Show News June 29, 2011
No Free Ride For Stranded Baby Penguin

The 10-month-old emperor penguin that wound up on a New Zealand beach is getting its x-ray results back today. The good people at the Wellington Zoo expect the penguin to make a full recovery, and will keep it until he does. Good thing too, because once it's well, it's going to have to swim home.

Wildlife officials announced the decision today, after an advisory group headed by the Department of Conservation informed them that emperor penguins this age are usually found north of Antarctica on pack ice and in the open ocean. So, logistically, they'll have to transport the penguin part way by releasing it in the Southern Ocean, southeast of New Zealand.

Officials aren't certain how far the young one will have to swim to find its way home.


June 28, 2011
New Zealand's Stranded Baby Penguin Recovering From Surgery

Update: It's been a long week for the 10-month-old baby penguin that somehow made its way through Antarctic waters and onto Peka Peka beach in New Zealand. First, wildlife officials were hesitant to intervene. Then, the penguin grew lethargic and became ill after confusing sand and driftwood for snow and food. Then, it was transported in the back of a truck filled with ice to the Wellington Zoo. And now, it's recovering from endoscopic surgery to remove the sand and bits of wood from its stomach.

Thankfully, the penguin has a lot to look forward to. While it's not out of the woods just yet, its health seems to be improving. And, if all goes well, a businessman in the region has offered to ship the penguin back to the sub-Antarctic in February (if the zoo doesn't ship him there first).

For now, the penguin is filling up on fish slurry and keeping cool in a room chilled to about 8C, and is catching some Zzz's on a bed of ice.

June 24, 2011
Update: Lost Penguin Gets New Home

Remember the little penguin that lost its way in the waters off Antarctica and wound up on a beach in New Zealand? Wildlife officials had planned on letting nature take its course, after deciding that transporting him back to Antarctica was too risky.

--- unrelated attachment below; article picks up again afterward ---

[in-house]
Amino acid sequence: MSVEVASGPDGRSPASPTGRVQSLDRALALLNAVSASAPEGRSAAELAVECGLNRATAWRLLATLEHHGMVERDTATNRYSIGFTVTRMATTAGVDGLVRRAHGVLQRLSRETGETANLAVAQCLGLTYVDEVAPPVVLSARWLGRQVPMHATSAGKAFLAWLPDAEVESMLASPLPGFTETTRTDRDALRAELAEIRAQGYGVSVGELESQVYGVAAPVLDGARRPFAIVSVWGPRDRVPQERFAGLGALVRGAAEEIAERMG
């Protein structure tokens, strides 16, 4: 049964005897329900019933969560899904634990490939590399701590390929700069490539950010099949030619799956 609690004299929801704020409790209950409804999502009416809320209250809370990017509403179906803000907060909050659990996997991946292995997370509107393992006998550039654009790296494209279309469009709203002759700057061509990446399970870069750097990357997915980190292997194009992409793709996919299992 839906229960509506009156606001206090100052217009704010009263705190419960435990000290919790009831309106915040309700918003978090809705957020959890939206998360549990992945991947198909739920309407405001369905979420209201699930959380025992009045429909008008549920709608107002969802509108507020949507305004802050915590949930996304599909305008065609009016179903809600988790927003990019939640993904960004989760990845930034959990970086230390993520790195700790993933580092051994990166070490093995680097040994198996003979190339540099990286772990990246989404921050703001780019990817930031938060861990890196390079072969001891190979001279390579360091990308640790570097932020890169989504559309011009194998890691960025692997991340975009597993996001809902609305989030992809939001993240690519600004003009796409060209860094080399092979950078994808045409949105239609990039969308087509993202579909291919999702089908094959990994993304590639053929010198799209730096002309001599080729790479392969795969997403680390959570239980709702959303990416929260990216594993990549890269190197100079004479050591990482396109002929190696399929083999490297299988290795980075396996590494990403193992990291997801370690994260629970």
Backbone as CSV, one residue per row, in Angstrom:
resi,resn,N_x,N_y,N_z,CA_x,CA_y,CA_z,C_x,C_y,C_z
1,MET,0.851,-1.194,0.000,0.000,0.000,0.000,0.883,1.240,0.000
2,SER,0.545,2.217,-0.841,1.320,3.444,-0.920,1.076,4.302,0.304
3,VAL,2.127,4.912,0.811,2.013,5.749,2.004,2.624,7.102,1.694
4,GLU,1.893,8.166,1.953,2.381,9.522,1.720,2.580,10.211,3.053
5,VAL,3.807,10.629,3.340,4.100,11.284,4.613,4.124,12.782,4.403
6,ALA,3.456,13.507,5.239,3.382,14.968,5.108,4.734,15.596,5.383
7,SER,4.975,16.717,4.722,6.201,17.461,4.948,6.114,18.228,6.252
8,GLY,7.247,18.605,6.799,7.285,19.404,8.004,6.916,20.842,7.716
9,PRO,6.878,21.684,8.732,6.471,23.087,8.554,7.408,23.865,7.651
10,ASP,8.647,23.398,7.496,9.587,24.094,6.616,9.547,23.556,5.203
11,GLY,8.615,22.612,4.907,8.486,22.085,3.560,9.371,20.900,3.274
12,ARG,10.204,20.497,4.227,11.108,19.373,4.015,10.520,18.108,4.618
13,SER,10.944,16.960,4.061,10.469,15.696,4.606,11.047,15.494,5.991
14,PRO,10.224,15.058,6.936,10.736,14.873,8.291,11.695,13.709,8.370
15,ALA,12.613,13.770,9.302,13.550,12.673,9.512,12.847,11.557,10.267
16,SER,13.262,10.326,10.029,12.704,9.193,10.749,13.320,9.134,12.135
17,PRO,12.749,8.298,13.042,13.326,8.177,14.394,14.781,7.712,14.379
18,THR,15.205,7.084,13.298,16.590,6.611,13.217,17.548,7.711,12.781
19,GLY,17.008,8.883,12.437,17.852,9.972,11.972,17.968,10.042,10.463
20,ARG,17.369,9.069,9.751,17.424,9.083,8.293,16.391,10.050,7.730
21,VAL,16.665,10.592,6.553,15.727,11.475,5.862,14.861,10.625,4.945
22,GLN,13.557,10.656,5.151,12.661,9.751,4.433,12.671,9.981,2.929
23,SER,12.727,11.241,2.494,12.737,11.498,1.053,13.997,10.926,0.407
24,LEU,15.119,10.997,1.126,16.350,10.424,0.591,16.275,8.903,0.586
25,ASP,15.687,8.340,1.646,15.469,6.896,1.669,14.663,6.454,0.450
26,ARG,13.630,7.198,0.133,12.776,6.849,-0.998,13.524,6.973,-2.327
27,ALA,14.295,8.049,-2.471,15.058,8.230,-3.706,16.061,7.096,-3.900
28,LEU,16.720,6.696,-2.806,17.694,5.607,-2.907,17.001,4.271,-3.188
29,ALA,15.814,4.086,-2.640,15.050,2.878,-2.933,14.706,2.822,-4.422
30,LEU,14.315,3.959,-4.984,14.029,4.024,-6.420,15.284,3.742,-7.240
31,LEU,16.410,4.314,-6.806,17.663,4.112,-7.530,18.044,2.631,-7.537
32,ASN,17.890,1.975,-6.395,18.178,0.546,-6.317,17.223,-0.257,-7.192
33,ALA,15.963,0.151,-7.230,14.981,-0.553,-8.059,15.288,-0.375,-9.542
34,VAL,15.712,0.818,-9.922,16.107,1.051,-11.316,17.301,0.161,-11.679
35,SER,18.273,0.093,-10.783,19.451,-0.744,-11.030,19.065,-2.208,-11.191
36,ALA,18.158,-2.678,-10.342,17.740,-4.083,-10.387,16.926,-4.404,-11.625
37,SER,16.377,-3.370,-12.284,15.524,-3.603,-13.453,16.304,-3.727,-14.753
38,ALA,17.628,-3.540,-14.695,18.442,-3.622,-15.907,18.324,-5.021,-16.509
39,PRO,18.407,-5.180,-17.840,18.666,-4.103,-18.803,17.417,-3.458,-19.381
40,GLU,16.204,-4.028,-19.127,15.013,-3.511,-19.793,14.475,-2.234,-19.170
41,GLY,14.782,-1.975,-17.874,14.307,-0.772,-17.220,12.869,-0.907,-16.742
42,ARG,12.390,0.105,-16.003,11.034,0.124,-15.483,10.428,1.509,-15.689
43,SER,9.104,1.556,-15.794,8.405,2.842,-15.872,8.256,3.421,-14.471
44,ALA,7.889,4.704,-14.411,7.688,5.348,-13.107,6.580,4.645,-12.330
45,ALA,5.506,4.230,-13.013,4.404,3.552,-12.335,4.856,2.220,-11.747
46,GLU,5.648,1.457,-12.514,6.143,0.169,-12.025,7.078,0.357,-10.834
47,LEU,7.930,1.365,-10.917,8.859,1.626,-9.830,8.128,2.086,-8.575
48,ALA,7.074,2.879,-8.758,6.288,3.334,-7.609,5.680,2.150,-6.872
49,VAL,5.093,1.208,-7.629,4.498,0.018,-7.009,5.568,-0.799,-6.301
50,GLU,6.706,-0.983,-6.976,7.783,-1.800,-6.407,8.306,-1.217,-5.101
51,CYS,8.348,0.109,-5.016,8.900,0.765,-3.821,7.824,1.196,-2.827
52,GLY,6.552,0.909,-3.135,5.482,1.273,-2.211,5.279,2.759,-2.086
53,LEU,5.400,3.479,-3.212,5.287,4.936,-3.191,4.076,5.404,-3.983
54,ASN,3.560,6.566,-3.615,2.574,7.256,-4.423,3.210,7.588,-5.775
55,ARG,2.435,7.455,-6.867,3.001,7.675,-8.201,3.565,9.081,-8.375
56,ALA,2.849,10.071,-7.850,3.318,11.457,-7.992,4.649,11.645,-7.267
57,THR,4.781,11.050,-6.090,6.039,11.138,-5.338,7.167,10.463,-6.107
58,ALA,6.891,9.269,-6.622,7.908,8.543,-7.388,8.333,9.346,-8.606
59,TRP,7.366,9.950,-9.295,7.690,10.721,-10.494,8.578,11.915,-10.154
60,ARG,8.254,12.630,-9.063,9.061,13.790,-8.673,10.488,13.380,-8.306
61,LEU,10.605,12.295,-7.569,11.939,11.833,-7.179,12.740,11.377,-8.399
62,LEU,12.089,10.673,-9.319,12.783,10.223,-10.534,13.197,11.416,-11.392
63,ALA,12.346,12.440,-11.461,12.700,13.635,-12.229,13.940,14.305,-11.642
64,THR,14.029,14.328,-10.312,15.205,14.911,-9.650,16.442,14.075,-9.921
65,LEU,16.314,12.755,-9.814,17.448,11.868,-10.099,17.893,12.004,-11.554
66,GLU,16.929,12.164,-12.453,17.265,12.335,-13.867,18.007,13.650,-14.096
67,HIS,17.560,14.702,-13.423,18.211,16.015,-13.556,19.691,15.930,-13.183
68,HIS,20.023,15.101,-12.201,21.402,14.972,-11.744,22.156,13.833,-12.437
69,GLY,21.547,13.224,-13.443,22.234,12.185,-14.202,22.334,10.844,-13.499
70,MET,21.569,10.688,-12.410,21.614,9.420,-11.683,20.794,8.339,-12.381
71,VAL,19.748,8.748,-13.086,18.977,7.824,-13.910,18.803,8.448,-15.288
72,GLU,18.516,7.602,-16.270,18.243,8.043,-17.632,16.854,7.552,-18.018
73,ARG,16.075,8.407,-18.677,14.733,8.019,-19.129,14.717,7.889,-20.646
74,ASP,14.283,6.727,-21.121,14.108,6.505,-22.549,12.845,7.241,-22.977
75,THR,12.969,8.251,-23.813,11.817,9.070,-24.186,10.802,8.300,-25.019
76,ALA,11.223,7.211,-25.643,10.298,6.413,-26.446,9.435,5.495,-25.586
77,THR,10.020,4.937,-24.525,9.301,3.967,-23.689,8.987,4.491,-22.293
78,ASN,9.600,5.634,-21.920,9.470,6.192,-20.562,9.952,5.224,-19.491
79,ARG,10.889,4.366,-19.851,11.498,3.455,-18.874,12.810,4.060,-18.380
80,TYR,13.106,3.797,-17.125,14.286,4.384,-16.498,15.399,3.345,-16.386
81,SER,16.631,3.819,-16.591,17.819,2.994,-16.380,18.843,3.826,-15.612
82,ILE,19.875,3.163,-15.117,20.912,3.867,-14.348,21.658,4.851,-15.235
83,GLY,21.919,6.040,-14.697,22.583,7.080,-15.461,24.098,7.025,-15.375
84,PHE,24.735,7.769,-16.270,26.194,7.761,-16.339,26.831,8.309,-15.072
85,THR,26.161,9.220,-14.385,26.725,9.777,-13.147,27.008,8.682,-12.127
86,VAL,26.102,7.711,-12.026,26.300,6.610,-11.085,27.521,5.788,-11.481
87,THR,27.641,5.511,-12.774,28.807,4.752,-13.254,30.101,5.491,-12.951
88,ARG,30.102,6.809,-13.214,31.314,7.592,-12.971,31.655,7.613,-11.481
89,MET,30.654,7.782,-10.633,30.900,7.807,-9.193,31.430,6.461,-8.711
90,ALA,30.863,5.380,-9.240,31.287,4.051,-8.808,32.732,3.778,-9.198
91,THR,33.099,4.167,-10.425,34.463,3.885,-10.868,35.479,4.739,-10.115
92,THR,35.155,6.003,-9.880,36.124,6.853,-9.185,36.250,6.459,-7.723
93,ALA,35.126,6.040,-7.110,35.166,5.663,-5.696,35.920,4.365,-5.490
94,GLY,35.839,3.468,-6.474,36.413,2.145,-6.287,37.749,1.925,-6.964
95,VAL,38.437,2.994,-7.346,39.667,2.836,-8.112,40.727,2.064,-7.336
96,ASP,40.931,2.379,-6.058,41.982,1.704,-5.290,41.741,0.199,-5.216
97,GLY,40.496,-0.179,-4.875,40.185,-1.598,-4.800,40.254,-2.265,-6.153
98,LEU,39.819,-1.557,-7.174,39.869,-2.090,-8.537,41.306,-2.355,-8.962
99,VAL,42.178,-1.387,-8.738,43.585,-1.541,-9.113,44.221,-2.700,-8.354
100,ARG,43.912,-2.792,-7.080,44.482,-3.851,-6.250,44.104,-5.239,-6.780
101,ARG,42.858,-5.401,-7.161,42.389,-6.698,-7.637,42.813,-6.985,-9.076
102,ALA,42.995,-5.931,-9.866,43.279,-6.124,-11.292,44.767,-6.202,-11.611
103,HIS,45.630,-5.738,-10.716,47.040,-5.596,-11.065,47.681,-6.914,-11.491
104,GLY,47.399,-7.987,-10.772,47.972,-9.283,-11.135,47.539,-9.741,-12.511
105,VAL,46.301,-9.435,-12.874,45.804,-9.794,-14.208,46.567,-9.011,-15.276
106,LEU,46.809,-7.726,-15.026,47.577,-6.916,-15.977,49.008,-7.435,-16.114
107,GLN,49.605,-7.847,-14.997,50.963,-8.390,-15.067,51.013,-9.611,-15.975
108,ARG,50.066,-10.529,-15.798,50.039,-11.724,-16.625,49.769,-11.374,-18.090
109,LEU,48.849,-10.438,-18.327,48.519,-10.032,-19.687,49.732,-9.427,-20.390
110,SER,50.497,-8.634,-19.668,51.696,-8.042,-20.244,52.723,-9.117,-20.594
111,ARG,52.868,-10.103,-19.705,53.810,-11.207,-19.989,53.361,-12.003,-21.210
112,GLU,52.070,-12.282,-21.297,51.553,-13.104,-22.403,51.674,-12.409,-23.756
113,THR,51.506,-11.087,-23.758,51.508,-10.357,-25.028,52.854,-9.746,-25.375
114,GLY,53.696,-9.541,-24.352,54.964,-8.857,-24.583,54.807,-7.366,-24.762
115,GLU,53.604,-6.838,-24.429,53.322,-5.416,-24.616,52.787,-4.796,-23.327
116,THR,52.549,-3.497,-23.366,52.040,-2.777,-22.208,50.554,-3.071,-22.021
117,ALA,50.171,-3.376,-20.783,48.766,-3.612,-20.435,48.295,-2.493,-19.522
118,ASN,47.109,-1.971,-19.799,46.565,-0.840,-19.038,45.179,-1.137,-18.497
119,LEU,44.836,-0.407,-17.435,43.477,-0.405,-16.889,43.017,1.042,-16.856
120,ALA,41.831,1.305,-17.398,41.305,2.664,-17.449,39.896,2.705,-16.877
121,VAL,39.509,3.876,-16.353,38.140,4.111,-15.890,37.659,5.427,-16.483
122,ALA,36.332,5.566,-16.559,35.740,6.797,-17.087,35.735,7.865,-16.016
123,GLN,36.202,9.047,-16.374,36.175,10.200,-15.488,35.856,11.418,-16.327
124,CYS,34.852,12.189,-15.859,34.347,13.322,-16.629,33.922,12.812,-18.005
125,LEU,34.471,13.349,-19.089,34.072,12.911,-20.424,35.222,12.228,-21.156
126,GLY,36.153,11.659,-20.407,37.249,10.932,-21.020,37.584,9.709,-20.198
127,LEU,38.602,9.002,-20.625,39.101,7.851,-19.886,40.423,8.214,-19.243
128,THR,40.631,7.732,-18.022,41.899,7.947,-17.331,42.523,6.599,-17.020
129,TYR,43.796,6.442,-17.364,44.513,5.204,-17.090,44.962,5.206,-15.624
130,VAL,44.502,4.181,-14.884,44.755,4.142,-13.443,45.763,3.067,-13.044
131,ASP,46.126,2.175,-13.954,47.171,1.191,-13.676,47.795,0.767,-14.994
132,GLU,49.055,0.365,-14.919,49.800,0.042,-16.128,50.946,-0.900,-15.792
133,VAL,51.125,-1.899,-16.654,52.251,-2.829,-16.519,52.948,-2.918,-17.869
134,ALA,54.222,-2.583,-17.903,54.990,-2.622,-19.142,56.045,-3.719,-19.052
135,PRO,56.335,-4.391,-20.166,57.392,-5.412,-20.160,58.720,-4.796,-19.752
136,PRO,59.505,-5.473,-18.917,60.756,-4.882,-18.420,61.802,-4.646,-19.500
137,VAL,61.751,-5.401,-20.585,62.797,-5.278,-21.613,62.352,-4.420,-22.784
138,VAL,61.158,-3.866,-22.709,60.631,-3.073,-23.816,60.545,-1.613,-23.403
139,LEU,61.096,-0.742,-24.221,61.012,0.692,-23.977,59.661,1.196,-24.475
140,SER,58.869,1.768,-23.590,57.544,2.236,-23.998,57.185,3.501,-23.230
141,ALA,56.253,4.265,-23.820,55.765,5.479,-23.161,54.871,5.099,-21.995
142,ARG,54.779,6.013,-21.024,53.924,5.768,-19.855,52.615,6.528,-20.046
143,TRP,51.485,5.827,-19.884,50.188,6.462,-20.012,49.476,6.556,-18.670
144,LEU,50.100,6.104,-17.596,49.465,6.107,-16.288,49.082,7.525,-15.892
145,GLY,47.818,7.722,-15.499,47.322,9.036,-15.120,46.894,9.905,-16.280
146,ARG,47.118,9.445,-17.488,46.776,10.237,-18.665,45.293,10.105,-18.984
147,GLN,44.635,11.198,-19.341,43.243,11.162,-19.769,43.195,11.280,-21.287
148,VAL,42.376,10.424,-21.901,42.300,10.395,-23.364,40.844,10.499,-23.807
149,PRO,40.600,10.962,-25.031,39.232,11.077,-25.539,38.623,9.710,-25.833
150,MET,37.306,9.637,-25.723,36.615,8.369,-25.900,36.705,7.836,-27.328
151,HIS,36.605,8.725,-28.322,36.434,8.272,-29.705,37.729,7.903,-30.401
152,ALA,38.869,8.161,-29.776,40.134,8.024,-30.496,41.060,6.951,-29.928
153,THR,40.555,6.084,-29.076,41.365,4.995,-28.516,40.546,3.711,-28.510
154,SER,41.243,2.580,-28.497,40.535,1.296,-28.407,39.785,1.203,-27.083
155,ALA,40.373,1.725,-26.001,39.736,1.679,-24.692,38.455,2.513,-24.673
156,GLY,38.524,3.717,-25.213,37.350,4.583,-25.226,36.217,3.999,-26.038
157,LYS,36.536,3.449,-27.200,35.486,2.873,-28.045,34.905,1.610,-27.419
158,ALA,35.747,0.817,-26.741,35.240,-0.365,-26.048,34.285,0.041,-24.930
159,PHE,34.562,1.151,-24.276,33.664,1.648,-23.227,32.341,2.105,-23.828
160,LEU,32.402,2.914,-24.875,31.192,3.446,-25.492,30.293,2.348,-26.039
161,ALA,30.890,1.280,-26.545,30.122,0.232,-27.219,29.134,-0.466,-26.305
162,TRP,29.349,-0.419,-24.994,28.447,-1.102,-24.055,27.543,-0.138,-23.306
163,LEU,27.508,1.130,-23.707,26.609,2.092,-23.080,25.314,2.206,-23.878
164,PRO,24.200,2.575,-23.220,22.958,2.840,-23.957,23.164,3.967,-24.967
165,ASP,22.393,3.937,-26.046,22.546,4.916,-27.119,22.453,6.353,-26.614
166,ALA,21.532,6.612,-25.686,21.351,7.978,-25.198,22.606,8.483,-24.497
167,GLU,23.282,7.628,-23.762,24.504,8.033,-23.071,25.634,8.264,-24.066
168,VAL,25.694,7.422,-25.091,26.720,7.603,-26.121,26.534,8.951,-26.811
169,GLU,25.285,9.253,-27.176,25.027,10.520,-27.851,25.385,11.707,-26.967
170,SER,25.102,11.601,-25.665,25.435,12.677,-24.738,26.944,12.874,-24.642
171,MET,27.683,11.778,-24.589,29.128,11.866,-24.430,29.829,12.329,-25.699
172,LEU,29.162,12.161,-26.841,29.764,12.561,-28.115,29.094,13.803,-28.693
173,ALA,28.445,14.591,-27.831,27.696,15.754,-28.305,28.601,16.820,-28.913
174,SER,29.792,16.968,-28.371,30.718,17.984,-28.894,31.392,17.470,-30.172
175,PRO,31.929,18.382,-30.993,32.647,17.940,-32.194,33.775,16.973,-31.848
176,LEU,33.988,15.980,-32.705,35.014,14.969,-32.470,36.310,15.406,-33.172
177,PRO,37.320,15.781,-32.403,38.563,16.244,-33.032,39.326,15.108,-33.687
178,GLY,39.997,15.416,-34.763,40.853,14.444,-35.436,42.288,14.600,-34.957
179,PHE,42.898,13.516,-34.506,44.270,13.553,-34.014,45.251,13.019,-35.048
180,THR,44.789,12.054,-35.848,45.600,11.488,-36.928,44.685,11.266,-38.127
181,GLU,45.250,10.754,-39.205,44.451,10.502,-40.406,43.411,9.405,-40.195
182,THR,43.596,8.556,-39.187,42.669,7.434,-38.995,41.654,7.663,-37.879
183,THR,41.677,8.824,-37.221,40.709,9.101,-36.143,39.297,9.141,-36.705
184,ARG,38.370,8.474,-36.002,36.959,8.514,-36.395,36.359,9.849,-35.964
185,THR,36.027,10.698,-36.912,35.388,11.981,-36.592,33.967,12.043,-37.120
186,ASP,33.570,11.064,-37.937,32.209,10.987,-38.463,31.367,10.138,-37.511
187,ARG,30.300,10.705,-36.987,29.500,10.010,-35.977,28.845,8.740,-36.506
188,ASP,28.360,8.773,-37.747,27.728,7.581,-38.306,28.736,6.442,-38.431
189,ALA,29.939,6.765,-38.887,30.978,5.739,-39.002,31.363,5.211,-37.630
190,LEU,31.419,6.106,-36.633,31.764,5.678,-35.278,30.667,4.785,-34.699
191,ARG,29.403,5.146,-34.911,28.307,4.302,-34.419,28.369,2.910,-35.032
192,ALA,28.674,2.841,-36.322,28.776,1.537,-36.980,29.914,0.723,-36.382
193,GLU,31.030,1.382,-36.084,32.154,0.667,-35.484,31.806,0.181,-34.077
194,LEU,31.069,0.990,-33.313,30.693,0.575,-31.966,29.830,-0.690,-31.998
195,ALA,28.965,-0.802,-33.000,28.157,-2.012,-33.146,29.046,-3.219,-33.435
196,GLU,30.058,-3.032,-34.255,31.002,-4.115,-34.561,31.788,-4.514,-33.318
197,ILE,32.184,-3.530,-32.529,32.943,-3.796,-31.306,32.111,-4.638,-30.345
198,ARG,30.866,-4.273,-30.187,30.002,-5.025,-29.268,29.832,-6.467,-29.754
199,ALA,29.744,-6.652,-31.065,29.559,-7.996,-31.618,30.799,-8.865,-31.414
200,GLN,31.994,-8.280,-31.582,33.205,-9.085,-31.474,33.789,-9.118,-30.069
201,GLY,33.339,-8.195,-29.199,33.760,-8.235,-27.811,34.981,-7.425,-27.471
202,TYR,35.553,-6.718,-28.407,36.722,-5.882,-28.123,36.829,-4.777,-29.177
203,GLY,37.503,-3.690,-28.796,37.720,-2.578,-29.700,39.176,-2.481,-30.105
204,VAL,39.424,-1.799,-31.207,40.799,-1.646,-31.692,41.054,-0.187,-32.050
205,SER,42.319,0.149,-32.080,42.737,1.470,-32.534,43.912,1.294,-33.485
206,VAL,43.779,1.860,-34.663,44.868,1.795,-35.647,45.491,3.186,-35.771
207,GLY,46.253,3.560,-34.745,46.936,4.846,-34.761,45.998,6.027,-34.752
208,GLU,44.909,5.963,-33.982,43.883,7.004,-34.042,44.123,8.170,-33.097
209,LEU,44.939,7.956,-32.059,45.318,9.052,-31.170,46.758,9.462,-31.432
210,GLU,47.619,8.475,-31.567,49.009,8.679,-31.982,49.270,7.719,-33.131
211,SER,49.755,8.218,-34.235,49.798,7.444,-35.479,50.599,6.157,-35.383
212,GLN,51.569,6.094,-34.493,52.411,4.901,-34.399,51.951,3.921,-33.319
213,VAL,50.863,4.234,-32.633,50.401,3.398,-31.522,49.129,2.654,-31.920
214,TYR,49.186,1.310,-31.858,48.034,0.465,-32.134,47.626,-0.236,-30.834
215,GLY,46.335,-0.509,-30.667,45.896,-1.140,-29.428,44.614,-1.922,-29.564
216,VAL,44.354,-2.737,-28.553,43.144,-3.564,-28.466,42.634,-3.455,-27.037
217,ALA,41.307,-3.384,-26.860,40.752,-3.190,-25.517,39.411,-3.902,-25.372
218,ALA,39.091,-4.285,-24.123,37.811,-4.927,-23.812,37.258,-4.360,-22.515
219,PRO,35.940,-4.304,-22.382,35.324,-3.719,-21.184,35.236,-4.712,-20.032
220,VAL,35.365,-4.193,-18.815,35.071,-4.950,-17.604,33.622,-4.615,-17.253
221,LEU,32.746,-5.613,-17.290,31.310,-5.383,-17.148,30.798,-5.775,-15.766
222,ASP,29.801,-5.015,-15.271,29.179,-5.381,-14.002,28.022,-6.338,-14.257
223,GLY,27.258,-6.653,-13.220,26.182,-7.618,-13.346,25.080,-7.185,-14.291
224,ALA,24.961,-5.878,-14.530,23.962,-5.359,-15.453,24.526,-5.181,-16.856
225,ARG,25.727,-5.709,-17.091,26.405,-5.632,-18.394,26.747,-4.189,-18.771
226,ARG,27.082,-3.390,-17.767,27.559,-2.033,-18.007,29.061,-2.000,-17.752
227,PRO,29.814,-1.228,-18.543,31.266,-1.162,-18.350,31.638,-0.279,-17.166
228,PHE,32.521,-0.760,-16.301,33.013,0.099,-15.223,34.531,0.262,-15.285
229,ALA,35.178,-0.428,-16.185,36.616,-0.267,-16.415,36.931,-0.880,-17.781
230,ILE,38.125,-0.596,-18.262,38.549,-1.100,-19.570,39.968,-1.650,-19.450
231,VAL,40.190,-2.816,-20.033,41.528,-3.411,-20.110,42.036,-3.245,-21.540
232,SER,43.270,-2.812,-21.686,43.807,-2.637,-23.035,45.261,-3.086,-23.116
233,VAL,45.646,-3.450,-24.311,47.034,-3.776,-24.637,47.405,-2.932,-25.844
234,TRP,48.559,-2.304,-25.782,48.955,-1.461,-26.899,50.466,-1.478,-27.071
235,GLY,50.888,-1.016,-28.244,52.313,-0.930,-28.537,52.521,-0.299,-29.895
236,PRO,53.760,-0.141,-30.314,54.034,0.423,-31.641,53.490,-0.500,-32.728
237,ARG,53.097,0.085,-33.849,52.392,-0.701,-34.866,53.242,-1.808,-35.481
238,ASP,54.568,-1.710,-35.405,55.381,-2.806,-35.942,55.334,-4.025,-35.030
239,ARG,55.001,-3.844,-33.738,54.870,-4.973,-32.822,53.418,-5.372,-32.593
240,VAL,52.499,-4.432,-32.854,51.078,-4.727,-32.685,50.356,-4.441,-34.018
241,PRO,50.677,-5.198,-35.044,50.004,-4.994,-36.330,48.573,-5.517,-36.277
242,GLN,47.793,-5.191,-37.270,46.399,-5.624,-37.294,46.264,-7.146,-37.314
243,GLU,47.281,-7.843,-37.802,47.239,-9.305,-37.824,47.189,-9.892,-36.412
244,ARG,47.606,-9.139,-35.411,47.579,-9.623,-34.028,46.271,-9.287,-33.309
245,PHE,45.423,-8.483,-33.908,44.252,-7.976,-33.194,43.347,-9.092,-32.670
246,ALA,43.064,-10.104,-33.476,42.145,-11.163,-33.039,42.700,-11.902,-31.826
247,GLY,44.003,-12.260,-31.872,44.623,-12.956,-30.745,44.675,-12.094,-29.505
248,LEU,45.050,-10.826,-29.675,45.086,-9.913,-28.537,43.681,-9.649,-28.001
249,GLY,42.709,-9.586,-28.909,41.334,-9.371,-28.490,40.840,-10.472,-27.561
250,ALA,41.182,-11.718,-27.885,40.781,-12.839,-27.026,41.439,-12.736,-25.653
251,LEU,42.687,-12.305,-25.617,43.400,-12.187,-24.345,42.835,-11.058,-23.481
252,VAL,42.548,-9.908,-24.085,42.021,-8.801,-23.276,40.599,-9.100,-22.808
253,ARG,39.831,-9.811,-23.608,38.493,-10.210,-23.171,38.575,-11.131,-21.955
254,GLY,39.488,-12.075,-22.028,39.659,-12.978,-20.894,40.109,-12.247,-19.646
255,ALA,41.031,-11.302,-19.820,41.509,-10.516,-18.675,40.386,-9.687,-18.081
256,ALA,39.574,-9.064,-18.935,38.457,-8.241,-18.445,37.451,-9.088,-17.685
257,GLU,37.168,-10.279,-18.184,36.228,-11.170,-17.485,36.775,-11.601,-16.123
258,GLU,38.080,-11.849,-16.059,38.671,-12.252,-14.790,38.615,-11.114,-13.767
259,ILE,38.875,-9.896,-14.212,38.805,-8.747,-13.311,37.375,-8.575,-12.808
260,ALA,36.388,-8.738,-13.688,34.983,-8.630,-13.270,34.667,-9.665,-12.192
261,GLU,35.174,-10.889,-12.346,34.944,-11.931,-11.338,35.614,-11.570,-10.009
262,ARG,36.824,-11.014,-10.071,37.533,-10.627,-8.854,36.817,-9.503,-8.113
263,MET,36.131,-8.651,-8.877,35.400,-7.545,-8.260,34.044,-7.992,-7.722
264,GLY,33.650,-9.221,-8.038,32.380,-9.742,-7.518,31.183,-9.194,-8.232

But now, they seem to have had a change of heart.

The penguin's health was getting worse as it kept mistaking sand and wood for snow and food, and officials feared he might die without their help. Today, they decided to move the penguin from Peka Peka Beach into a tub of ice in the back of a truck for a 65-kilometre trip to the Wellington Zoo. They're hoping they can nurse him back to health before releasing him into the wild.

June 22, 2011
Lost New Zealand Penguin Forced To Find Its Own Way Home

For the first time in more than 44 years, an Emperor penguin has shown up on a beach in New Zealand. The 10-month old baby must have taken a wrong turn while searching for squid and krill, and wound up 3,200 kilometres away from its Antarctic home. Experts say this journey is quite a feat, considering the penguin could have caught any number of diseases by swimming through warmer waters. The penguin appears to be well fed, but is struggling to cope in its new surroundings. While it can drink salt water, it's been seen eating wet sand, mistaking it for snow.

Wildlife officials say they won't interfere with the penguin, and won't help it find its way home. They plan to "let nature take its course" for a few reasons: it's dark almost 24 hours a day in Antarctica right now, it's difficult to travel in those conditions, and they don't want to introduce any new illnesses the penguin might have picked up into the Antarctic penguin colony. Let's hope the little one finds its way back home.

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